Now that the PD has been transformed to a distance to default the second step of the model comes into play. In this step Vasicek uses the Gordy model. The distance to default is a through the cycle distance, because the PD used is through the cycle. In other words it is an average distance to default in an average situation. This distance to default (-1.5 in our example) will have to be transformed into a distance to default during an economic downturn. To do this a single factor model is used. It is assumed that the asset value of a company is correlated to a single factor. In other words, if the factor goes up the asset value goes up, if the factor goes down the asset value goes down. This factor is often referred to as the economy. This is done because it is intuitively logical that the asset value of a company is correlated to the economy. We will follow this tradition; however the factor is merely conceptual. It is assumed that there is a single common factor (whatever it may be) to which the asset value of all companies show some correlation. The common risk factor (the economy) is also assumed to be a standard normal distribution.
To recap we have a standard normal distribution representing the possible asset values, a default threshold inferred using the PD (-1.5 in our example), a standard normal distribution representing the economy to which the asset value is correlated and a correlation between the economy and the asset value. Using the correlation it is possible to determine the asset value distribution given a certain level of the economy. If the economy degrades the expected asset value will also decrease shifting the asset value distribution to the left. Furthermore the standard deviation will also decrease. In other words an asset value distribution given a certain level of the economy can be calculated using the correlation between the asset value and the economy. The following graphs give an example of how the asset value distribution can change as the economy level decreases.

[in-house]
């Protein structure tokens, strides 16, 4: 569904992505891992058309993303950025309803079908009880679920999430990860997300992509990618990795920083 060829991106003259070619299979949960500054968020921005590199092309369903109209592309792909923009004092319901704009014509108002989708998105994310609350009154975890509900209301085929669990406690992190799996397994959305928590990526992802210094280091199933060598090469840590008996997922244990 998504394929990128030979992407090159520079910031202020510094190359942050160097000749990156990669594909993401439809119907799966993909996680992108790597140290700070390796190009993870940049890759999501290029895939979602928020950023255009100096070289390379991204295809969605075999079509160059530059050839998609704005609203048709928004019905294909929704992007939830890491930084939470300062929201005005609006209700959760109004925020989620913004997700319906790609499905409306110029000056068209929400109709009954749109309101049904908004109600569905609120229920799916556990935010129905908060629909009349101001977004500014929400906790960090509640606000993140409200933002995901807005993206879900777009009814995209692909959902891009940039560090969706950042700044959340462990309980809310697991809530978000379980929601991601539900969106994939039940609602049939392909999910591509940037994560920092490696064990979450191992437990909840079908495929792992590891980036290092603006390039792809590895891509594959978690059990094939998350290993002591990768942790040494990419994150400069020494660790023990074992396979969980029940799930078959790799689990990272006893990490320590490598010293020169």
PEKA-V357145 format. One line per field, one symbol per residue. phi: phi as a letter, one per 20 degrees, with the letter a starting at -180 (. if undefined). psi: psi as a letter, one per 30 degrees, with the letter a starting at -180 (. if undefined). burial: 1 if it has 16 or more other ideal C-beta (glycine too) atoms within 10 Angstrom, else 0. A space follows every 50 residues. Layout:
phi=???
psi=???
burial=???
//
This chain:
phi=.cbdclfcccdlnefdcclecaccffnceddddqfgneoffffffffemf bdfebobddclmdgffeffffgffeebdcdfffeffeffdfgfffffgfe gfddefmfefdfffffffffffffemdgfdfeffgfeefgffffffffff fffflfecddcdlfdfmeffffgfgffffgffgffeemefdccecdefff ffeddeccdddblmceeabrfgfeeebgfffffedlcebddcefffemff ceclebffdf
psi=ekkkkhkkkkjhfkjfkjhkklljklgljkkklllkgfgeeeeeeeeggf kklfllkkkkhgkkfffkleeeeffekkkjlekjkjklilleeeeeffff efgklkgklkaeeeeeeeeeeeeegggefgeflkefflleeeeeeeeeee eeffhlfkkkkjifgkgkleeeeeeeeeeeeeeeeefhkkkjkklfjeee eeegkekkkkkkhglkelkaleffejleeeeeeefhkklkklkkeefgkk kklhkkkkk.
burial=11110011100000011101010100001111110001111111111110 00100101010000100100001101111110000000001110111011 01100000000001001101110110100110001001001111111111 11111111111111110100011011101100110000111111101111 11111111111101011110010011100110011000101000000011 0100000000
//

As the asset value distribution shifts the distance to default also shifts (decreases). The graphs below show the effect on the PD. The increase in the red area (and decrease in the distance to default) represents the increase in the PD due to adverse economic conditions.
The degree in which the asset value distribution is deformed depends on the level of the economy which is assumed. The level of the economy is measured as the number of standard deviations the economy is from the average economy. For instance the economic level with a probability of 99.9% of occurring or better has a distance of 3.09 standard deviations from the average economy.
The new distance to default can be calculated by taking the average of the distance of the level of the economy (used to determine the downturn PD) and the distance to default, weighted by the correlation. In formula’s this equates to:
DistanceToDefaultDownturn = (1-r)^-0.5 X DistanceToDefault+ (r/(1-r))^0.5 X DistanceFromEconomy.
In our example the PD was 6.68% and the distance to default was -1.5. Now assume a counterparty has a 9% correlation to the economy. Secondly determine that the economic downturn level is the 99.9% worst possible economic level (used in BIS II). At this level the distance between the downturn level and the average economy is 3.09. In our equation the new distance to default (given the 99.9% worst economy) is:
-0.6 = (1-9%)^-0.5 X -1.5 + (9%/(1-9%))^0.5 X 3.09
In other words the -1.5 distance to default decreases to a distance to default of -0.6. The new PD associated with a distance to default of -0.6 is 27.4%.
Now the Vasicek model has finished its job. In short it has accomplished the following tasks: